Making a ‘cork’ (bouchon) with a section of piping bag pushed into the nozzle (douille) of the same, we loaded the biscuit viennoise mixture into the piping bag. We used a flat spatula to push all the mixture well into the piping bag before releasing the bouchon and then inverted the piping bag so that the mixture did not immediately pour out through the nozzle. For a few of us, there was a little escapage before we got a hang of the technique!
We placed a gateau ‘mould’ on a greaseproof sheet, and starting with nozzle of the piping bag in the centre of the mould we squeezed the biscuit viennoise pâte in a spiral until a centimetre from the mould itself; removed the mould and continued to squeeze the pâte for one more spiral. There is enough of the mixture to make two such biscuit bases, one of which can be frozen for a another day!
Whilst we are waiting the ten minutes necessary for the biscuit to cook we begin the ‘base chocolat craquante’. The chocolate ‘covering’ for this section of the receipe is for hardening the praline. Any colour of chocolate can be used and makes no difference to the taste.
We take the opportunity to taste various pralines – one made from noisettes (hazelnut) and the other from almond. For this recipe we decide to make a mixture of both.
Arnaud takes the opportunity to discuss how to melt chocolate – and states catagorically ‘NEVER in the microwave’. The science behind it is simple. At 55° for dark chocolate, and 45° for white and milk chocolate the cocoa-butter burns. Once burnt the chocolate becomes unworkable. Using “bain-marie” is the only option. The water under the “bain-marie” must be heated to simmering and then the heat source switched off. The chocolate is left to melt in its own time in the residual heat.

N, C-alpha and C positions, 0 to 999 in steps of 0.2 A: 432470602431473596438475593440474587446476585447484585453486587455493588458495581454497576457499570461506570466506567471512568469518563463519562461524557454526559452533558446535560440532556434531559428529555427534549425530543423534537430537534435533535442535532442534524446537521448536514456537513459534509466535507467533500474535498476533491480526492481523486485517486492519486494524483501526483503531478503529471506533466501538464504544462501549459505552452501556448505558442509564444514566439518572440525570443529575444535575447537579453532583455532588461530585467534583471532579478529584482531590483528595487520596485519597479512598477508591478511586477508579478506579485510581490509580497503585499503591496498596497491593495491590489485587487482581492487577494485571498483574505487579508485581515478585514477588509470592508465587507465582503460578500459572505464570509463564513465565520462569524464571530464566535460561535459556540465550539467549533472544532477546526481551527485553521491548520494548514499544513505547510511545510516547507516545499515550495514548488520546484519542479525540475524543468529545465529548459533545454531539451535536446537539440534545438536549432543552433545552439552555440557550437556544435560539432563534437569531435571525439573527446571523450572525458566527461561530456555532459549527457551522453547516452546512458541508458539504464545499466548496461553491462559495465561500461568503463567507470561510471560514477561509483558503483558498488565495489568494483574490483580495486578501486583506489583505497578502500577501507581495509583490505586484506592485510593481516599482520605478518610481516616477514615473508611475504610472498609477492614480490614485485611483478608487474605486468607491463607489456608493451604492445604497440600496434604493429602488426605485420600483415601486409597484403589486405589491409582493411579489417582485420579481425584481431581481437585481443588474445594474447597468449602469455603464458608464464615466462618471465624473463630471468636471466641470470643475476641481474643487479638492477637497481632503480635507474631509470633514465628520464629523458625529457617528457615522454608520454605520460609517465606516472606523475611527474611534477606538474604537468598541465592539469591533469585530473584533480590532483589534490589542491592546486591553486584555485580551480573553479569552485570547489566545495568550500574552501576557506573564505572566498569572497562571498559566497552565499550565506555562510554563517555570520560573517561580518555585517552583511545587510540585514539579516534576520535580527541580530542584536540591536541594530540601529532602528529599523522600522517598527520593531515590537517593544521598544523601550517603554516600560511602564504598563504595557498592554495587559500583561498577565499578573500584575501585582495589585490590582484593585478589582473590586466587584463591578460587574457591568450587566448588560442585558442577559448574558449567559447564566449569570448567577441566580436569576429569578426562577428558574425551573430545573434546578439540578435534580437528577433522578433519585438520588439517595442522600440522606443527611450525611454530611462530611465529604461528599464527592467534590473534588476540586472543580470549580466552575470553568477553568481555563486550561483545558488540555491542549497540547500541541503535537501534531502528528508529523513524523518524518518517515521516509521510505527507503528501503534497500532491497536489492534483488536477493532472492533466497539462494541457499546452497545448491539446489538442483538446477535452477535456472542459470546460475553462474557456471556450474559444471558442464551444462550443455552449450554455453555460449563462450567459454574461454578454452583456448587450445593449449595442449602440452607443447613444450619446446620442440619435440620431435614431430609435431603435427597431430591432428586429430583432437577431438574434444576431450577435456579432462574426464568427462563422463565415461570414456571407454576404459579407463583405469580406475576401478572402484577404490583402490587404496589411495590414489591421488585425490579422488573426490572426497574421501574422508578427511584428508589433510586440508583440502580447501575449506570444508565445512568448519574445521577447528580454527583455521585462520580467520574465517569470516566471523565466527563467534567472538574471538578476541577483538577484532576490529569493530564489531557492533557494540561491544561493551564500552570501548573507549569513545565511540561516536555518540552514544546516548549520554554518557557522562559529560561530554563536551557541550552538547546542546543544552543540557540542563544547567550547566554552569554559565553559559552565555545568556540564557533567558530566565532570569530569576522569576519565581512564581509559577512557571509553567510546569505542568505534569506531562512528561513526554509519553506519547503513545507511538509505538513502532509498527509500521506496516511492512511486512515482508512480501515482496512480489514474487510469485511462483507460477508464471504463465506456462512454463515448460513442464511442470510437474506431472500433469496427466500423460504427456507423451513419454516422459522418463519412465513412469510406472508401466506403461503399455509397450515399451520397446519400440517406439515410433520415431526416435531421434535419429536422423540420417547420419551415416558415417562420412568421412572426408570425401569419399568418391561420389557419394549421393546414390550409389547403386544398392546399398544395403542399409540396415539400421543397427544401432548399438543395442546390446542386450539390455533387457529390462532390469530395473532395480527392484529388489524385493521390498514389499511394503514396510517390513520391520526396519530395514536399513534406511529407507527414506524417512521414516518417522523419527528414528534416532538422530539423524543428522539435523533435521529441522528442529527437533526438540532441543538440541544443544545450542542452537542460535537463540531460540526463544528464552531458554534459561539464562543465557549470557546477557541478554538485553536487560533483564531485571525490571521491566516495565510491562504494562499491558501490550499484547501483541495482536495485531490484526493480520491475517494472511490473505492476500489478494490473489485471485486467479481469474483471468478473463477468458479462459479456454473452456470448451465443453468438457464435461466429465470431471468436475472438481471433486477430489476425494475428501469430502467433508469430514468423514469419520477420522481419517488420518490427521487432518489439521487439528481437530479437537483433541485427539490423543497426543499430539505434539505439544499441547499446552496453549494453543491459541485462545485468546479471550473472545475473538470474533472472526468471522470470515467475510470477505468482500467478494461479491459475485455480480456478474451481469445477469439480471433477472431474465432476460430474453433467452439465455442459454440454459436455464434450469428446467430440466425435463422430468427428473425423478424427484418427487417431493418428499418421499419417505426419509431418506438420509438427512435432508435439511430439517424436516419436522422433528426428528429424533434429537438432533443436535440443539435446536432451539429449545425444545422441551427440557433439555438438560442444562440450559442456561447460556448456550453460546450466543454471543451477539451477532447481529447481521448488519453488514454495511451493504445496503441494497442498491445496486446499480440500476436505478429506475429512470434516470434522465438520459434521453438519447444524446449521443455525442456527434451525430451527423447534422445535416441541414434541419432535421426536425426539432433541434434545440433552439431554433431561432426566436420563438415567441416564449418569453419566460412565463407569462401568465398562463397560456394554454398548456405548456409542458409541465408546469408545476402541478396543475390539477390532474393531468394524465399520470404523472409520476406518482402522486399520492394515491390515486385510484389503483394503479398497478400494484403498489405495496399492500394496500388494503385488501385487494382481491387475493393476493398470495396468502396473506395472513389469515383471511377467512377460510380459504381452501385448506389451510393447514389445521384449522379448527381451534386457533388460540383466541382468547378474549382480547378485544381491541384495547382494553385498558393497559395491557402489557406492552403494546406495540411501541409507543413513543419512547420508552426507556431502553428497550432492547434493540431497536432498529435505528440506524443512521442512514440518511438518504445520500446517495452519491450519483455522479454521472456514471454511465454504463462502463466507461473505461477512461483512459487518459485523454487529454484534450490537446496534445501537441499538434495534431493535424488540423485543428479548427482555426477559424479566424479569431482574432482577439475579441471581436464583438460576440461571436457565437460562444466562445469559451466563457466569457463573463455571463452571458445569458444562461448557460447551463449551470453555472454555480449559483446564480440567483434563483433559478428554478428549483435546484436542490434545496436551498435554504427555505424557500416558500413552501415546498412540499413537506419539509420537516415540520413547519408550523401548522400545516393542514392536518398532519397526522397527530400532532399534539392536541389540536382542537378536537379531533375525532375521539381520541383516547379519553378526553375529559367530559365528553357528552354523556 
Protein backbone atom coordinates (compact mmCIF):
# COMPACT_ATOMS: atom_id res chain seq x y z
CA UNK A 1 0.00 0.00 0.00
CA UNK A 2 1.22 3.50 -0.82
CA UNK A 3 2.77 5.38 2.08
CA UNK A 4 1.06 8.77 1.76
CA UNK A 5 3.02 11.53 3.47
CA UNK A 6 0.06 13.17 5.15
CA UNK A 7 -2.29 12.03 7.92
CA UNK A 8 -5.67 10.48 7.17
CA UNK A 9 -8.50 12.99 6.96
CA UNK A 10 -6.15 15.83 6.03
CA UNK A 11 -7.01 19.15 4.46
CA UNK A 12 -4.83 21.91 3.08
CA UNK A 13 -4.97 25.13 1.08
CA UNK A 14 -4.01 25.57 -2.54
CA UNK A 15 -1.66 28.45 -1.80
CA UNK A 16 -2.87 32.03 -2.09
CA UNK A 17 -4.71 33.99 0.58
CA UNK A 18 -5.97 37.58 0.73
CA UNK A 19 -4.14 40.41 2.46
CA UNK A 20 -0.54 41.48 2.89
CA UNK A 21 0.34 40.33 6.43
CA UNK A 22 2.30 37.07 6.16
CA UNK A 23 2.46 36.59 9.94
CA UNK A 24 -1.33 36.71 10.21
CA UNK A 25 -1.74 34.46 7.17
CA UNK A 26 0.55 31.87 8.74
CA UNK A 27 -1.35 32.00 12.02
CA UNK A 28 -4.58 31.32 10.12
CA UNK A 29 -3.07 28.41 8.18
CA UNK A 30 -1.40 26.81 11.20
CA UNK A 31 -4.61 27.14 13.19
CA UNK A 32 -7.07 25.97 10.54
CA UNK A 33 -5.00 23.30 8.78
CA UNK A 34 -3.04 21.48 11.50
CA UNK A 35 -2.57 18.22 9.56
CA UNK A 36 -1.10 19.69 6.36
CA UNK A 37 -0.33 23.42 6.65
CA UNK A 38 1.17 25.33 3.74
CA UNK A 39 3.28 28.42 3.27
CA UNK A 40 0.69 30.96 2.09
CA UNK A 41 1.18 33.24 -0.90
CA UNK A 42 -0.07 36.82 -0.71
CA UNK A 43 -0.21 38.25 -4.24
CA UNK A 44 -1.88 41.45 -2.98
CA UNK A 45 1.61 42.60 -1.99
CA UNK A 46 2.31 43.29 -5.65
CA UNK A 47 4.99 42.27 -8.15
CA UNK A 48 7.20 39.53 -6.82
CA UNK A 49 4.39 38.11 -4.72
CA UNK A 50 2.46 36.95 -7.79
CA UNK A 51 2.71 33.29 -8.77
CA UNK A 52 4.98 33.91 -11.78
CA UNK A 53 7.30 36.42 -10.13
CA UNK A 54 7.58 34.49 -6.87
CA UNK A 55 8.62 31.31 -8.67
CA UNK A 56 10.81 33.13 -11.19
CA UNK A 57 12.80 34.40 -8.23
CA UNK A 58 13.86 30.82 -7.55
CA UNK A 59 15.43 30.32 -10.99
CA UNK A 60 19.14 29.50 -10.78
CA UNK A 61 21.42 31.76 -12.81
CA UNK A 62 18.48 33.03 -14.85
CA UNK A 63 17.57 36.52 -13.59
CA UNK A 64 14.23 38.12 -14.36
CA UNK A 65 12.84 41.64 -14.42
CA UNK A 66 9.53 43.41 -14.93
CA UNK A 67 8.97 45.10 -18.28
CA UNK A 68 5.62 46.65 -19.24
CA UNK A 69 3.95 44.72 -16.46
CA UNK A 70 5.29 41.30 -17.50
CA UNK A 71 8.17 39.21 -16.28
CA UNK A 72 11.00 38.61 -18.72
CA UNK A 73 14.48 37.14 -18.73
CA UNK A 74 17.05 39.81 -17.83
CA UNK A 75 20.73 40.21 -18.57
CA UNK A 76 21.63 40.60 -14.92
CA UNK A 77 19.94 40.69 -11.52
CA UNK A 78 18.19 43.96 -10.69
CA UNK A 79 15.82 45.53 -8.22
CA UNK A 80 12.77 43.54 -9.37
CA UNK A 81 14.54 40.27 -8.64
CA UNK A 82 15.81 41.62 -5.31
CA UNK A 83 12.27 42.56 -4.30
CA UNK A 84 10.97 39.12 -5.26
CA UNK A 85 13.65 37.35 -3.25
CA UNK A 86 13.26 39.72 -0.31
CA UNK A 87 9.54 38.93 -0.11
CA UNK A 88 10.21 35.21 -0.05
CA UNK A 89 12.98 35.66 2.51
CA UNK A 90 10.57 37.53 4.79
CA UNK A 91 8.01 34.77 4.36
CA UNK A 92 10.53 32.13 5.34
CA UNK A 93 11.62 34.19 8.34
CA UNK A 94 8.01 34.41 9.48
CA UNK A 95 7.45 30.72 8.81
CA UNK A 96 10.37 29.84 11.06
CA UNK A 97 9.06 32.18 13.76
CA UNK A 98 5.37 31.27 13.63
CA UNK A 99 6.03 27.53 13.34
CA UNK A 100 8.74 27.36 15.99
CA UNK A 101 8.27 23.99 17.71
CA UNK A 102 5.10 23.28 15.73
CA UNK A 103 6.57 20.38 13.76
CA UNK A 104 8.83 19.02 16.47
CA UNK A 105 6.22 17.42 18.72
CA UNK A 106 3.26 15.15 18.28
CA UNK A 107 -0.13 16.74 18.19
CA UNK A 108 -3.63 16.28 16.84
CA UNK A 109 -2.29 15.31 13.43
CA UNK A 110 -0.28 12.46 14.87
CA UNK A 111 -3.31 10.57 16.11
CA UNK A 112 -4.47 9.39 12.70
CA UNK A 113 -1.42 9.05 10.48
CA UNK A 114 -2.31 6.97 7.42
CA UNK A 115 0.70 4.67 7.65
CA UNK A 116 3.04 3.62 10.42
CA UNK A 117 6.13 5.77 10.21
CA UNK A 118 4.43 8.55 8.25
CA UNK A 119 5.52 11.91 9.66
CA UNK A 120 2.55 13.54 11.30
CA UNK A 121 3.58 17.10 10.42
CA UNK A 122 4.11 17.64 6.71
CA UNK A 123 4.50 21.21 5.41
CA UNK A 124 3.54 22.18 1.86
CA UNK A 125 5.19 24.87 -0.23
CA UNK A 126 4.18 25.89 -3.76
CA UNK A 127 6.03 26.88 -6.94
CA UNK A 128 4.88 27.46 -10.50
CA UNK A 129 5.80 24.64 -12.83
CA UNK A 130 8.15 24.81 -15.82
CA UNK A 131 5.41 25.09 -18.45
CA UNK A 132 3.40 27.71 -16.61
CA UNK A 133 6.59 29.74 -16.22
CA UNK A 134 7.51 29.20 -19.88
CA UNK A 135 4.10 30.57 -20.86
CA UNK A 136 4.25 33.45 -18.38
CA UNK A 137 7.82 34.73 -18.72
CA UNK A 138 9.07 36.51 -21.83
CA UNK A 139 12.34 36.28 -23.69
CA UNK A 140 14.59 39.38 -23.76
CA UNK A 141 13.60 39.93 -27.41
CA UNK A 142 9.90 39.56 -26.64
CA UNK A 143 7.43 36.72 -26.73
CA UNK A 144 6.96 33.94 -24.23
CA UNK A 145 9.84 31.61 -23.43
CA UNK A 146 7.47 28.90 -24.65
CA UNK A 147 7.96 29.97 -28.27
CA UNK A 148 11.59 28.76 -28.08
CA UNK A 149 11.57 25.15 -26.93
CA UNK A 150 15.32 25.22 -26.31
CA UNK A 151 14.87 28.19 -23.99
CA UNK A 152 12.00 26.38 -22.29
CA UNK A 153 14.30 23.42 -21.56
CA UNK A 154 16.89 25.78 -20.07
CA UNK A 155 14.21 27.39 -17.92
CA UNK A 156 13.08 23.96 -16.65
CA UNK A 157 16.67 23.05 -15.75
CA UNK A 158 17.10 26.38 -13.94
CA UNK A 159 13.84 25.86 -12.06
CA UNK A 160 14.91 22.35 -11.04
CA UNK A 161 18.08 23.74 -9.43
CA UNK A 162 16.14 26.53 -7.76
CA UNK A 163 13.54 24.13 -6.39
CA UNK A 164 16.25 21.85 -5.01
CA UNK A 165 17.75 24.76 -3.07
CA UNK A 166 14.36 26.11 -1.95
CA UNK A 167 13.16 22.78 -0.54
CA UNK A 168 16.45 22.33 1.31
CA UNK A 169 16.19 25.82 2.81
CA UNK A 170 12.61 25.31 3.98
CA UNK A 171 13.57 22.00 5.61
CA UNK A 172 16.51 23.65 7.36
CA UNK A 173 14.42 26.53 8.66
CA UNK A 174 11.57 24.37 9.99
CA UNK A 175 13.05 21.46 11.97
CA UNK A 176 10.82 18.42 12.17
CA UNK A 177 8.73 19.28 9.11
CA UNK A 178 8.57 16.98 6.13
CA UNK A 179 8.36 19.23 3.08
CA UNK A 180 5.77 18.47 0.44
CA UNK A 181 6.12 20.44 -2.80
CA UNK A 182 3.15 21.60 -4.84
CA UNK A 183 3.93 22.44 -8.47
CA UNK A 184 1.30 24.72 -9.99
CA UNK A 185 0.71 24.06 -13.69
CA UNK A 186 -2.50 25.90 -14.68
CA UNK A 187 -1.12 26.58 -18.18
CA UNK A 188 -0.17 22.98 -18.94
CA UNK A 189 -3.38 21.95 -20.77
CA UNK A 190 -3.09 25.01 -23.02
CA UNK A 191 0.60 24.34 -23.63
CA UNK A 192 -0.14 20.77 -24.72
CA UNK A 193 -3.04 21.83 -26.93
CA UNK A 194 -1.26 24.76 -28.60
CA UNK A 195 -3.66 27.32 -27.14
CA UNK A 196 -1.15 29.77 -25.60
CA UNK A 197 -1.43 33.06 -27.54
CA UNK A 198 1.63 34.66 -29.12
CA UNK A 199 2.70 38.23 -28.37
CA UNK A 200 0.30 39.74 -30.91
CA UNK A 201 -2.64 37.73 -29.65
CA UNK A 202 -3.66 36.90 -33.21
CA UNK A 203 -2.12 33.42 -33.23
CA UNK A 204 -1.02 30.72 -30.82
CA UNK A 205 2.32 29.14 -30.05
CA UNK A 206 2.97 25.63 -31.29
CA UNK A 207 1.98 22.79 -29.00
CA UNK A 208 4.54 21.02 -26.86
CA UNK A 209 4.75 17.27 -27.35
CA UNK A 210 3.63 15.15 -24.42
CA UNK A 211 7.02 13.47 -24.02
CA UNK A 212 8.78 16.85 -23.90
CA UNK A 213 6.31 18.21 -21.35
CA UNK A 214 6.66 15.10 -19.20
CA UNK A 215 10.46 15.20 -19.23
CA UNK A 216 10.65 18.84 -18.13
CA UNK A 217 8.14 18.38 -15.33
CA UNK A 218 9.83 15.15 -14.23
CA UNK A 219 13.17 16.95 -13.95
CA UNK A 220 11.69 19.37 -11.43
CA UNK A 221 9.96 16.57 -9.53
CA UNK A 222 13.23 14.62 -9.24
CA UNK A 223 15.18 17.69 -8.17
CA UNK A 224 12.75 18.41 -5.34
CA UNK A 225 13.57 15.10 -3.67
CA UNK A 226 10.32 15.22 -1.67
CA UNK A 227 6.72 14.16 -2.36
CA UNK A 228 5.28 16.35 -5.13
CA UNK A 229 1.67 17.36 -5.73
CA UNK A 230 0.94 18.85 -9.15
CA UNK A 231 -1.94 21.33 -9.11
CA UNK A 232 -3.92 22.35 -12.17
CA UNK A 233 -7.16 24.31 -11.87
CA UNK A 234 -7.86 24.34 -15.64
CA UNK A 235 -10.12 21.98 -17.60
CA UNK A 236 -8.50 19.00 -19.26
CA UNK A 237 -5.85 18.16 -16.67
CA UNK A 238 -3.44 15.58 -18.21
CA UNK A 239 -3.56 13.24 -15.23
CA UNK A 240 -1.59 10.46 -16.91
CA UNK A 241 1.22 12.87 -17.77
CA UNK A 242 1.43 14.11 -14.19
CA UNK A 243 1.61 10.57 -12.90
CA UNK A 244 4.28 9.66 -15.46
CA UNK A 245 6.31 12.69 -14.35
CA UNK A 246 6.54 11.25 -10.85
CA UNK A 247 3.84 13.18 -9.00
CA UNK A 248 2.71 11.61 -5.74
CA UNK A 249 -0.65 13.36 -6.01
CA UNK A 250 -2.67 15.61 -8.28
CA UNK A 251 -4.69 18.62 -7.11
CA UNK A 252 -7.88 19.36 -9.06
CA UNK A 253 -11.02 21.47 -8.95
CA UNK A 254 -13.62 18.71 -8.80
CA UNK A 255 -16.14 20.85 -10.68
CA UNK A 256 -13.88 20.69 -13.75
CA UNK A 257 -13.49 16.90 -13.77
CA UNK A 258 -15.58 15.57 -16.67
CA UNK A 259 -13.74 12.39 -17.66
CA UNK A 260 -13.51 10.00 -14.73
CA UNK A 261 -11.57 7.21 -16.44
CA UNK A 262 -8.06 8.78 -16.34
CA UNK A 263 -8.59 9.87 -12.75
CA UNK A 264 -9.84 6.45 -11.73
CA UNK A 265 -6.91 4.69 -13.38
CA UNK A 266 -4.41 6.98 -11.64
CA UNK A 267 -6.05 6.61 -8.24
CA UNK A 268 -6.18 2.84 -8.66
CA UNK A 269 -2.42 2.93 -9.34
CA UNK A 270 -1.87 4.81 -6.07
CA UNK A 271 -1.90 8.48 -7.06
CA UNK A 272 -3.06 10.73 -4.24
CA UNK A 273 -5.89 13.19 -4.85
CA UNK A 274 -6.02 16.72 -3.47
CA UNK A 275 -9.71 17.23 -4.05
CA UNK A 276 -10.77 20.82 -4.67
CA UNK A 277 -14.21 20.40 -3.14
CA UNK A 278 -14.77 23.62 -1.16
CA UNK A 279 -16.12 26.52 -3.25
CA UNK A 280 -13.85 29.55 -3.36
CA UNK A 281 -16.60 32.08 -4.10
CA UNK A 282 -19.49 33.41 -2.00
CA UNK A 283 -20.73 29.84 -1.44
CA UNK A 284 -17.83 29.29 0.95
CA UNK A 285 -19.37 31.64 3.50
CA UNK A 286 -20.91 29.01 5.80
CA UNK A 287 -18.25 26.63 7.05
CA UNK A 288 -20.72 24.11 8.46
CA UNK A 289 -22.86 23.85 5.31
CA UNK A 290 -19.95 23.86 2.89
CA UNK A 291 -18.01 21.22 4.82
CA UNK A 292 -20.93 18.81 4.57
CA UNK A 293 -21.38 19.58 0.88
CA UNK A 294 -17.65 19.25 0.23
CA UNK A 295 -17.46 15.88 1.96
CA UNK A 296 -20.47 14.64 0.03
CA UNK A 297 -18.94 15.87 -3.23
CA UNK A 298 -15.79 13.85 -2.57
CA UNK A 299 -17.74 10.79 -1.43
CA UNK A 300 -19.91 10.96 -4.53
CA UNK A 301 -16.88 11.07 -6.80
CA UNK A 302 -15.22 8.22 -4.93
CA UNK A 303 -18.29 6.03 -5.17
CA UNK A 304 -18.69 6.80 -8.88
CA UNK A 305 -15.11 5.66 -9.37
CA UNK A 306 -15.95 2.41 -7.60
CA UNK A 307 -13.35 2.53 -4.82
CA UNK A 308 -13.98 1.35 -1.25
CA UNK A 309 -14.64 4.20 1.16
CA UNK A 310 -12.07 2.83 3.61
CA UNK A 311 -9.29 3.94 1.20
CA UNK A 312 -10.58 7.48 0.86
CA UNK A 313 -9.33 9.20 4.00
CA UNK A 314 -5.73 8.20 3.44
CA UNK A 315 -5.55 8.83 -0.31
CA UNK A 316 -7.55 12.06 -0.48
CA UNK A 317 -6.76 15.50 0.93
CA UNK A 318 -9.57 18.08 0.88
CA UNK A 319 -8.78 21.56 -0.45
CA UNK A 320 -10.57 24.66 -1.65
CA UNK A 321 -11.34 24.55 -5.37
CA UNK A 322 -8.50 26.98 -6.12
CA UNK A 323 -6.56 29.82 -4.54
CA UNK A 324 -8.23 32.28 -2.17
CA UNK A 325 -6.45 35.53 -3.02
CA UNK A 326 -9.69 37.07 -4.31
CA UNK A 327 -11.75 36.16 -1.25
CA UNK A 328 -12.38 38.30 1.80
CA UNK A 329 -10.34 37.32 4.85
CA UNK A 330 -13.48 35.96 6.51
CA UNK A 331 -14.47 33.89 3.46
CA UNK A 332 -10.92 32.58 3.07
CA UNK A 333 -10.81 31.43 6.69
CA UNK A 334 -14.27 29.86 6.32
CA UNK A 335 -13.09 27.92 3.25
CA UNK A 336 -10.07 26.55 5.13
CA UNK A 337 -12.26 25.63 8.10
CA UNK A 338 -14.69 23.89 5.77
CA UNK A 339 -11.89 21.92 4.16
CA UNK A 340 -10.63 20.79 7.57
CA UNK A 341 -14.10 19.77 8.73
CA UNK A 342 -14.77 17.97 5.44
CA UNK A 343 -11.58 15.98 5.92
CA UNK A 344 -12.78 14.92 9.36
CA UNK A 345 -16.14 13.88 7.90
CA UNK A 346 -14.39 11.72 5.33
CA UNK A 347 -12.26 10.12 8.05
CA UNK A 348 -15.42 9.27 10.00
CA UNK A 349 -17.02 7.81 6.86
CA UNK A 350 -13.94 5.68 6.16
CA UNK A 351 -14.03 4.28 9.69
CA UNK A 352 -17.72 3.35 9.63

We have a lesson on chocolate. To add liquidity to chocolate add cooking oil. It is the cocoa-butter which gives the liquidity to butter and it’s melting point is 34° which is the approximate temperature of the mouth. Hence why chocolate is so pleasurable to eat!
Bought chocolate can be very low in cocoa-butter. Arnaud recommends ‘Lindt Special Dessert’ as the best ‘on the shelf’ supermarket chocolate for cooking, but also recommends the chocolatier Michel Cluizel for his bulk-buy chocolate. Arnaud has 6 varieties of Michel’s chocolate and we get down to some tasting!
Arnaud also explains that it is possible to make your own chocolate. This is called ‘grande charge’. By adding powdered cocoa to cocoa-butter and sugar it is possible to create a chocolate to ones own desired consistancy. By adding milk powder one can achieve ‘milk chocolate’. Cocoa-butter can be bought at a french pharmacie.
But it is time to return to cooking. The chocolate has melted and the praline is added and mixed very well before folding in the ‘crepe dentelle’ ( a brittle crepe ‘biscuit’)